A day in the life and dreams of a young South African herding boy.
Daly provides an opportunity to witness an everyday existence most likely very different from the one led by readers. Malusi is a Xhosa herder. Daly sketches his day, from his porridge breakfast to taking the sheep and goats out to graze, a little play with his friend, gathering dung to fertilize the garden, a dangerous encounter with a baboon and then home again. There is an elemental rhythm to the story, and the artwork is striking, the colors a mottle of landscape greens and browns, picked out by vivid wildflowers. The author salts the common proceedings with Malusi’s dreams of a better lunch, owning a dog and becoming president of the country one day. (Nelson Mandela makes a brief appearance, reminding readers that he, too, was a herd boy.) Also sprinkled here and there are a sampling of words from South Africa—both Xhosa and Afrikaans; kraal, donga, googa—that are corralled into a glossary, as well as local fauna, from black eagles to puff adders to those opportunistic baboons. Malusi’s life may be cut to the essential, but it is never short on incident and for the need to be on his toes.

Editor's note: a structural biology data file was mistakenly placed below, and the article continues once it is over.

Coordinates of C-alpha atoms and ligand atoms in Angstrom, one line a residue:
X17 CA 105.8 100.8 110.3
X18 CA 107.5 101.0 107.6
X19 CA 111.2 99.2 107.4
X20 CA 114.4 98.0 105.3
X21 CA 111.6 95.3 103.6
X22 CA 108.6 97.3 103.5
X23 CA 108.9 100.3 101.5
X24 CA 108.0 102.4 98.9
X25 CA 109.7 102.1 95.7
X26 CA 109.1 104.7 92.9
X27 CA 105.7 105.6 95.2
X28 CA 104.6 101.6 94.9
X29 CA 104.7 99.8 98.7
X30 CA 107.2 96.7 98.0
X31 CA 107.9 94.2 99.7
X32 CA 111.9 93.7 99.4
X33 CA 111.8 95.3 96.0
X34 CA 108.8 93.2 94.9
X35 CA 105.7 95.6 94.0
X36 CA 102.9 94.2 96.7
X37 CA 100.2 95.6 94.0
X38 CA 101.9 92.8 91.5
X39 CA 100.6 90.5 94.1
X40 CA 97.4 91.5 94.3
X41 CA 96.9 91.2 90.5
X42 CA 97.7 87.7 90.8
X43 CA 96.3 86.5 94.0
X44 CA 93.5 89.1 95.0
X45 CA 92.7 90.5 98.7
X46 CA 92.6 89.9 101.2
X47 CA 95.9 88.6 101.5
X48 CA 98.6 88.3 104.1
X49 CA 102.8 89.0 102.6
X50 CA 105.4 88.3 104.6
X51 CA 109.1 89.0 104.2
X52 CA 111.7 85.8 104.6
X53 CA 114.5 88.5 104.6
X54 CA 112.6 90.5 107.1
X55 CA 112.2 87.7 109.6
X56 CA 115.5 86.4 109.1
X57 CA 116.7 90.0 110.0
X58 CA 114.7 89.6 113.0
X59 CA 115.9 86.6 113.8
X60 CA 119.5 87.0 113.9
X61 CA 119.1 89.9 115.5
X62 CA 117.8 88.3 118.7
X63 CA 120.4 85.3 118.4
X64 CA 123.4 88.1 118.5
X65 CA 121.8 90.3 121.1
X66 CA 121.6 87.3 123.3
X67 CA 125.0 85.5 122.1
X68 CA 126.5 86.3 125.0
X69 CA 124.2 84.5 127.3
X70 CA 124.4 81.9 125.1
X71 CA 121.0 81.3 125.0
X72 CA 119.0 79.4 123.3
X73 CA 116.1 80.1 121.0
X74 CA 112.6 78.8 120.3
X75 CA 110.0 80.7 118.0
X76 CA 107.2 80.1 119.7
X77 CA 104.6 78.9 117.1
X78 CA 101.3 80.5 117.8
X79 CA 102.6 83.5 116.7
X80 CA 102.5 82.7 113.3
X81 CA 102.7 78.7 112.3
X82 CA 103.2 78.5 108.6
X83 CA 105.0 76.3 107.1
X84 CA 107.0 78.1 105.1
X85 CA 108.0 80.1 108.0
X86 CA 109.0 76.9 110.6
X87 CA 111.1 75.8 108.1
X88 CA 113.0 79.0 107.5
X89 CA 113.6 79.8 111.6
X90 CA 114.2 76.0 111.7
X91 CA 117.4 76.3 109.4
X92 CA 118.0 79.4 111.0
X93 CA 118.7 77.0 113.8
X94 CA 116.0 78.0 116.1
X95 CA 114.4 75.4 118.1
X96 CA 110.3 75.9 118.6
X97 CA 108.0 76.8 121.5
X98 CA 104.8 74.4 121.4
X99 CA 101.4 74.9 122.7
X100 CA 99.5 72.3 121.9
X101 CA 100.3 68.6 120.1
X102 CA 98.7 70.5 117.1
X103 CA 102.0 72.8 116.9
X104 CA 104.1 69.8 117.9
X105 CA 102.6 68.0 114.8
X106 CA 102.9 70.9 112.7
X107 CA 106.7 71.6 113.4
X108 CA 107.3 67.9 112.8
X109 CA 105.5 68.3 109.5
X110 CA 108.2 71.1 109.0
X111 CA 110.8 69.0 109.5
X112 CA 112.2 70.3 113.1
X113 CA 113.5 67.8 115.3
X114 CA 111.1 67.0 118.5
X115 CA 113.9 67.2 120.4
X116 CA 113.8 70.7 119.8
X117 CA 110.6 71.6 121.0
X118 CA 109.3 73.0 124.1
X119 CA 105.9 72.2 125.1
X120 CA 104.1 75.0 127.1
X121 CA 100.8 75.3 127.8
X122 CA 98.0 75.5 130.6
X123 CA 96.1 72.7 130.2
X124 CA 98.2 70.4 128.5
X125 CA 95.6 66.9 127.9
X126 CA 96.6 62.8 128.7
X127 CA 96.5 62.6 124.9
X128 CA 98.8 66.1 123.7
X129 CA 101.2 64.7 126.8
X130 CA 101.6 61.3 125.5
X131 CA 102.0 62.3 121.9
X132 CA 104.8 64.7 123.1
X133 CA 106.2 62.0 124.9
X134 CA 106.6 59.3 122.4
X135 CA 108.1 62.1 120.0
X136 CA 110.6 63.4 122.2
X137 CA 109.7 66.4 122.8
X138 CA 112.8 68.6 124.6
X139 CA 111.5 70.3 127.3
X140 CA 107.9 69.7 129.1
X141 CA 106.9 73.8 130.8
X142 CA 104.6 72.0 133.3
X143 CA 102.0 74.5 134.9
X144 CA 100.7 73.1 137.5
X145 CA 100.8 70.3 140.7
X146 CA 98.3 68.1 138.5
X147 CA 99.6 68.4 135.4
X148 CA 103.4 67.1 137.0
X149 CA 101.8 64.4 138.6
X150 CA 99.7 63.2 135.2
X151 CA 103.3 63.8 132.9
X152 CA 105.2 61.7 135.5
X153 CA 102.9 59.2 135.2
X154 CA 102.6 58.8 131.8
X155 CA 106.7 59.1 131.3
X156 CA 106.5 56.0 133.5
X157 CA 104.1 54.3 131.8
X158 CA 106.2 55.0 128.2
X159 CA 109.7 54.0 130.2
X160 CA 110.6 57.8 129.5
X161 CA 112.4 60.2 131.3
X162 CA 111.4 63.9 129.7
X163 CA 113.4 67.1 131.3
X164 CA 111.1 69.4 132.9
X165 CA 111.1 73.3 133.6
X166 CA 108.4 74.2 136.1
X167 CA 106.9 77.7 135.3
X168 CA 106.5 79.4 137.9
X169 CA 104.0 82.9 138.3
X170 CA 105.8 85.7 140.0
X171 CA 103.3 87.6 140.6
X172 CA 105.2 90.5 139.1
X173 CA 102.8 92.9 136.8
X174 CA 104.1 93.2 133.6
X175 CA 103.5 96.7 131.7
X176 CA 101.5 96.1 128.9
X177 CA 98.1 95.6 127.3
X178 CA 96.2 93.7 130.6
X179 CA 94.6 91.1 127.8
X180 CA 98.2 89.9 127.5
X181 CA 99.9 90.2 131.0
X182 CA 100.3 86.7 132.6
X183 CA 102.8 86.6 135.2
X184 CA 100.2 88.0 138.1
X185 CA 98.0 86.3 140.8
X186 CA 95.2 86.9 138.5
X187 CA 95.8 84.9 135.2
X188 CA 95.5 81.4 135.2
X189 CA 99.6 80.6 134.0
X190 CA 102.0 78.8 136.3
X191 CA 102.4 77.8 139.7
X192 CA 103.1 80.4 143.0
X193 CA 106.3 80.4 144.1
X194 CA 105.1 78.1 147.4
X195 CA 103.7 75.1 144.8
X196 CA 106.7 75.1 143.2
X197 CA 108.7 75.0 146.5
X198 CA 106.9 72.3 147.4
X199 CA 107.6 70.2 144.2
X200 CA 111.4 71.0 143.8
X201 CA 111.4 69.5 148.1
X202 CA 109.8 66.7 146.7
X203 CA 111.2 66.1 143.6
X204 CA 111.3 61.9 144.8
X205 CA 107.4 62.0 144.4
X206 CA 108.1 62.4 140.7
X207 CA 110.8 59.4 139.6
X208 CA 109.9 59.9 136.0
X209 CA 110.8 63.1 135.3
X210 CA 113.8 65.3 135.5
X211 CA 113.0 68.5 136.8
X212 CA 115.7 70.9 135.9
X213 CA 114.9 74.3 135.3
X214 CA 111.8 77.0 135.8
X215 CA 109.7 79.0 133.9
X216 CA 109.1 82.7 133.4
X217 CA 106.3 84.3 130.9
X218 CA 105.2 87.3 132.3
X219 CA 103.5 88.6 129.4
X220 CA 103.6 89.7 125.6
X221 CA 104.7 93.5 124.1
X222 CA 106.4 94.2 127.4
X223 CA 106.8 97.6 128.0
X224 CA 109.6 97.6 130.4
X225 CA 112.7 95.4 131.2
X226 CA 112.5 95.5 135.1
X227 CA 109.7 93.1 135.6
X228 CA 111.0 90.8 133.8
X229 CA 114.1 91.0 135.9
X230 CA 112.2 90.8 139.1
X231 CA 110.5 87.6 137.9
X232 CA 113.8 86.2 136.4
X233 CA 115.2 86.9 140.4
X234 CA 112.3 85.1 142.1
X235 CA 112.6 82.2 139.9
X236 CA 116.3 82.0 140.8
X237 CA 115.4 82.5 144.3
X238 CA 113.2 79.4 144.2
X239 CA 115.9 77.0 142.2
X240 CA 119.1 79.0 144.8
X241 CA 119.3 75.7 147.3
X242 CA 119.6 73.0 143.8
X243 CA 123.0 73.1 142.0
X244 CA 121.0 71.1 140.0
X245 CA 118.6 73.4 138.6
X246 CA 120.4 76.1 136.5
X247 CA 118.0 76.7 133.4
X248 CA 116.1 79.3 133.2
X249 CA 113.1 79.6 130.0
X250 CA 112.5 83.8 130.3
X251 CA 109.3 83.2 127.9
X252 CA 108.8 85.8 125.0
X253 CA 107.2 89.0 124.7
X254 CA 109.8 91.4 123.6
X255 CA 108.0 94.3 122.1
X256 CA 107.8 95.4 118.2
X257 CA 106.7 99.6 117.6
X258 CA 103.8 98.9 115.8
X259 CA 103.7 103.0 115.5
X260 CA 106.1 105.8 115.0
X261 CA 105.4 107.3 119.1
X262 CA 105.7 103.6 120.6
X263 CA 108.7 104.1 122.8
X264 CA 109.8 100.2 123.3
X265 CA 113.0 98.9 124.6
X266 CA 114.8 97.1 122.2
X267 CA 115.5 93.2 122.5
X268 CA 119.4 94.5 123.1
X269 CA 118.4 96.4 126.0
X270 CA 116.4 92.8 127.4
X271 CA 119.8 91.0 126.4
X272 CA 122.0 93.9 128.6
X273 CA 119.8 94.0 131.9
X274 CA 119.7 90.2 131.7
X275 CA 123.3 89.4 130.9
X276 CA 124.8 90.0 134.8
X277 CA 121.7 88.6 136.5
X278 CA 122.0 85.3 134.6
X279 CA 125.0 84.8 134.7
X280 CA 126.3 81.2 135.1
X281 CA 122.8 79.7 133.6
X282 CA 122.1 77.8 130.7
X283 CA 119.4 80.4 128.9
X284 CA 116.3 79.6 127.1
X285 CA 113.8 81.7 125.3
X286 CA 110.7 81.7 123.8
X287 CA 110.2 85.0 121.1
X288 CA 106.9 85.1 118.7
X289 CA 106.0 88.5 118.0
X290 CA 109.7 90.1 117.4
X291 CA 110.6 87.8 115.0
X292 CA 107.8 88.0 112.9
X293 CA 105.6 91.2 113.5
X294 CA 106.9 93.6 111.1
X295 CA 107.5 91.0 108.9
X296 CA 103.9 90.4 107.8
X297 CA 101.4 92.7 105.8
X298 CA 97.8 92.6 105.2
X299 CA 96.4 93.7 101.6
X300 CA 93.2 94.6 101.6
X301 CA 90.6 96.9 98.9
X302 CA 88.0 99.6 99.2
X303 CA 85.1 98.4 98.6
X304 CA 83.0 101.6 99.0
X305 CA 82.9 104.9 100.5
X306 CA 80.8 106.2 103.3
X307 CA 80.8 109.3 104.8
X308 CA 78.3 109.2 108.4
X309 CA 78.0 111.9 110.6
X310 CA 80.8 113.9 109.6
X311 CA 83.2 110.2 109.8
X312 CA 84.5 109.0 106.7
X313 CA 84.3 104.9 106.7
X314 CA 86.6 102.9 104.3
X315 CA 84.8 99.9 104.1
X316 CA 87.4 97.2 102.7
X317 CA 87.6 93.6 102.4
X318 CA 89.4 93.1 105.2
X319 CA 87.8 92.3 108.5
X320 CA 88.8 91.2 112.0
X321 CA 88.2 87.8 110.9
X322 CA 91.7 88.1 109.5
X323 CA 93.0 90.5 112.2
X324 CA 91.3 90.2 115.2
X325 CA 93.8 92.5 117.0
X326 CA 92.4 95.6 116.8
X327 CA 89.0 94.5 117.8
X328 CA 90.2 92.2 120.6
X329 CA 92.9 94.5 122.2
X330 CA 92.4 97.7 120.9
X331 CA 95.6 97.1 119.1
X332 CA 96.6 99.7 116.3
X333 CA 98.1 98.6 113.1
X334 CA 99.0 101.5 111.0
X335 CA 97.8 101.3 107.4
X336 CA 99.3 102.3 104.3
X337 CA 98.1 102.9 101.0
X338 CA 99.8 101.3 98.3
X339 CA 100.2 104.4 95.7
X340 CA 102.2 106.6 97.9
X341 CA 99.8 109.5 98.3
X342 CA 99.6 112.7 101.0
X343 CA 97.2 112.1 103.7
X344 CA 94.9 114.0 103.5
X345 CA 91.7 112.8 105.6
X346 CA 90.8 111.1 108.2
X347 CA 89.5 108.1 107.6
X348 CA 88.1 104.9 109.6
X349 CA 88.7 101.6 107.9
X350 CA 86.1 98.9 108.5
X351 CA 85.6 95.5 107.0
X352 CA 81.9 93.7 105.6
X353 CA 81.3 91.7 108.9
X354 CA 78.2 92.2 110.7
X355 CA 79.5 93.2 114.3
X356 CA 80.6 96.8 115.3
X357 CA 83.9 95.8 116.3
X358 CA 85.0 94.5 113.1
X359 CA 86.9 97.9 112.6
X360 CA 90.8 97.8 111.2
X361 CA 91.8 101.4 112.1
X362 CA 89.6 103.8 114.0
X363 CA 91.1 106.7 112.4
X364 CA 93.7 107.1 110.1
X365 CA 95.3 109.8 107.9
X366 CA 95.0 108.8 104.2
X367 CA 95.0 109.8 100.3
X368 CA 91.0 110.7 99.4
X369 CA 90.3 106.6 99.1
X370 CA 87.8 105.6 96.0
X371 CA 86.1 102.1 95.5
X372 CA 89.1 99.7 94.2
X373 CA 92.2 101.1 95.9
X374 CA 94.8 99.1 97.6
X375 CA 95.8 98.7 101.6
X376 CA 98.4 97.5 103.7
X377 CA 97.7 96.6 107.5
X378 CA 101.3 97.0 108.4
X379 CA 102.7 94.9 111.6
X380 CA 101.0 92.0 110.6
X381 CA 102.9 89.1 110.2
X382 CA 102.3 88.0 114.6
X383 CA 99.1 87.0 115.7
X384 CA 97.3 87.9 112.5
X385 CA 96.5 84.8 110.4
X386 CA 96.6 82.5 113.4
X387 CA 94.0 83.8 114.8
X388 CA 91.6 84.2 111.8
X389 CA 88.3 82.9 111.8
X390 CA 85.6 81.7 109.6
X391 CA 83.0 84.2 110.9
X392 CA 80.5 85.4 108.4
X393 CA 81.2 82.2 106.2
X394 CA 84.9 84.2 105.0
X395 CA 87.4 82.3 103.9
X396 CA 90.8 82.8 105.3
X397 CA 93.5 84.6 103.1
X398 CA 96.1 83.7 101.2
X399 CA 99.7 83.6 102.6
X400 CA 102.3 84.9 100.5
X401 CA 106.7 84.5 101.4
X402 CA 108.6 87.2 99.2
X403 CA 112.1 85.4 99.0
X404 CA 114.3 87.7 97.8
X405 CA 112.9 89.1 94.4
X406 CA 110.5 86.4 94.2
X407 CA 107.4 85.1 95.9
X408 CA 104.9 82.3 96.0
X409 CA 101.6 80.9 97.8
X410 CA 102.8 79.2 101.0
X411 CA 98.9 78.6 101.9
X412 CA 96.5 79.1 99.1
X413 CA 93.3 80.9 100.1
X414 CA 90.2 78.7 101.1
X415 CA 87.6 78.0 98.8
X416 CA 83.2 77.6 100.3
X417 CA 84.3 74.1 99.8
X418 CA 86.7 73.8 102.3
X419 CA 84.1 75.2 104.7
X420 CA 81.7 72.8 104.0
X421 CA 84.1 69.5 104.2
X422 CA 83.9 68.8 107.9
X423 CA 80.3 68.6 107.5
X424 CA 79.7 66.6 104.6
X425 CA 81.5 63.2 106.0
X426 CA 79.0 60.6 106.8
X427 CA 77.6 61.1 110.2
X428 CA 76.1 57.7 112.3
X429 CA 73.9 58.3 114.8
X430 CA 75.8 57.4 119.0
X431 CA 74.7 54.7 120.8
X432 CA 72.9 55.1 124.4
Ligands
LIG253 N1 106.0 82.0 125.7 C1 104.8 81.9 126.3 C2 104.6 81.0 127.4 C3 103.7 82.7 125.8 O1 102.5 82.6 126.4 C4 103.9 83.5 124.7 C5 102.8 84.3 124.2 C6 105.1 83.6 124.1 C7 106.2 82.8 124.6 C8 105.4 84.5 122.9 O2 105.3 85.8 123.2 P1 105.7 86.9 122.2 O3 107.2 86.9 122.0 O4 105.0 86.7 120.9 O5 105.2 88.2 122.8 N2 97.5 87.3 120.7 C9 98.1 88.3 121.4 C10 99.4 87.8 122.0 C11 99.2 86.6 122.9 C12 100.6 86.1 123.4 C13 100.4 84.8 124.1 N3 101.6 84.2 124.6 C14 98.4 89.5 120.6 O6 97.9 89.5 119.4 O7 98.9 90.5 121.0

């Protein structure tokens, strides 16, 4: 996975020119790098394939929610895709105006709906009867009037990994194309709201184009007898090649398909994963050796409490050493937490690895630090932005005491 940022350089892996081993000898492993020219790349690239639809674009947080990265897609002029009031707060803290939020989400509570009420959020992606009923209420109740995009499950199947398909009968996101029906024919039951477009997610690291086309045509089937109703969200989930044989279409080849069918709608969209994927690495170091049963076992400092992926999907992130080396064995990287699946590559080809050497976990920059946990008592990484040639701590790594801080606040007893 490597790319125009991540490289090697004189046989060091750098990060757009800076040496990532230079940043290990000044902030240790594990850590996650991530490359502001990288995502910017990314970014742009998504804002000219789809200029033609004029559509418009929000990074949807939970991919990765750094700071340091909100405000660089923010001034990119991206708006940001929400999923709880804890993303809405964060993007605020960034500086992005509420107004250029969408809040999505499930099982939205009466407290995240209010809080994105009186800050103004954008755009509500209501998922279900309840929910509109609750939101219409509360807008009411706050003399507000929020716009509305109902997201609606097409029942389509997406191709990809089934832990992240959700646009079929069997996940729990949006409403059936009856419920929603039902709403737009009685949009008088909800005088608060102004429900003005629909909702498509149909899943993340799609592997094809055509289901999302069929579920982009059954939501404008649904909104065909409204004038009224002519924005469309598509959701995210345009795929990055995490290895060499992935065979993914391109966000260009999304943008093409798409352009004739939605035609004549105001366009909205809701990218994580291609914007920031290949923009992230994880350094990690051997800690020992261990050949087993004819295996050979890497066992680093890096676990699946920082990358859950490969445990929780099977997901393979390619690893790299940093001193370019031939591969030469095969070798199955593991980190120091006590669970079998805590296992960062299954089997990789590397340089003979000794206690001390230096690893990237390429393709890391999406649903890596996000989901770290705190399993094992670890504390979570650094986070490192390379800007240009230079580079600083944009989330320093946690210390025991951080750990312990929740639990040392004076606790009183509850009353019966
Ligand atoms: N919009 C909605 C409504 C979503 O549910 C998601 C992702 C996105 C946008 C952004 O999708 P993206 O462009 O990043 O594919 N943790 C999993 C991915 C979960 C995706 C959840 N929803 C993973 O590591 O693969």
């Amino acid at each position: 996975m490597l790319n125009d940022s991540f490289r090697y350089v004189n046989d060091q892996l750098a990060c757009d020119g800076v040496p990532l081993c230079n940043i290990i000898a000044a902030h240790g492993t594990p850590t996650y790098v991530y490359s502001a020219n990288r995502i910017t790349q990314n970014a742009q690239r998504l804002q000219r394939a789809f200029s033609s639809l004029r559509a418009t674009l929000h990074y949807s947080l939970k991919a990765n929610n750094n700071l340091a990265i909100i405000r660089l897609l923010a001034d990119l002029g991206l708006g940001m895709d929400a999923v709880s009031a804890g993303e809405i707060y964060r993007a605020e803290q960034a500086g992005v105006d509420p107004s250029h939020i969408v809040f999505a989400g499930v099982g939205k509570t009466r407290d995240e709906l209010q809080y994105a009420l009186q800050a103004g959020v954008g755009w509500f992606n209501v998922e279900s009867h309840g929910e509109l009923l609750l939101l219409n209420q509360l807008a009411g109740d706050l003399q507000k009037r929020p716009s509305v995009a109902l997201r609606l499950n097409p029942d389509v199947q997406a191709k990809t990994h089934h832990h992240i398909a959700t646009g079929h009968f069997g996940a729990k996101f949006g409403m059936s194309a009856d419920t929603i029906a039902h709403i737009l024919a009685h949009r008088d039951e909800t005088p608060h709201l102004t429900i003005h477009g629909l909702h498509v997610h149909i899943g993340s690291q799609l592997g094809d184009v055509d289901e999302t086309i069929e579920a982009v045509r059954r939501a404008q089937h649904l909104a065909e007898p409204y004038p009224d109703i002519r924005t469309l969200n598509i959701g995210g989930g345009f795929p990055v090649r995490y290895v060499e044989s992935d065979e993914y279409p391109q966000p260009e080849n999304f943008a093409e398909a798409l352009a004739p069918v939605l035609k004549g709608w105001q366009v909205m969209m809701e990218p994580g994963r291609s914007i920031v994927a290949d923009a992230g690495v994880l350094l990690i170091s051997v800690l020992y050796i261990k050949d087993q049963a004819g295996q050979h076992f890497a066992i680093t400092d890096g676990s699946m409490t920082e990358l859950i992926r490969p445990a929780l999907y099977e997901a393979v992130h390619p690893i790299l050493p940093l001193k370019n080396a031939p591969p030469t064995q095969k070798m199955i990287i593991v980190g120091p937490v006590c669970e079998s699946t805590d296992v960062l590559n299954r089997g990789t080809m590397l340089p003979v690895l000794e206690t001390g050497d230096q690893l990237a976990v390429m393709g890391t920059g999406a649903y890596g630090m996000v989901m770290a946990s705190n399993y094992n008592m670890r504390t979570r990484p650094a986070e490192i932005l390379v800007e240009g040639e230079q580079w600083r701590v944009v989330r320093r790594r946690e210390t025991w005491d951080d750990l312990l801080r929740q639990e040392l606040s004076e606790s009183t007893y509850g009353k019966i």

Affectionate and existential, Daly has well and fully caught Malusi’s immediate circumstance and his horizons. (Picture book. 6-10)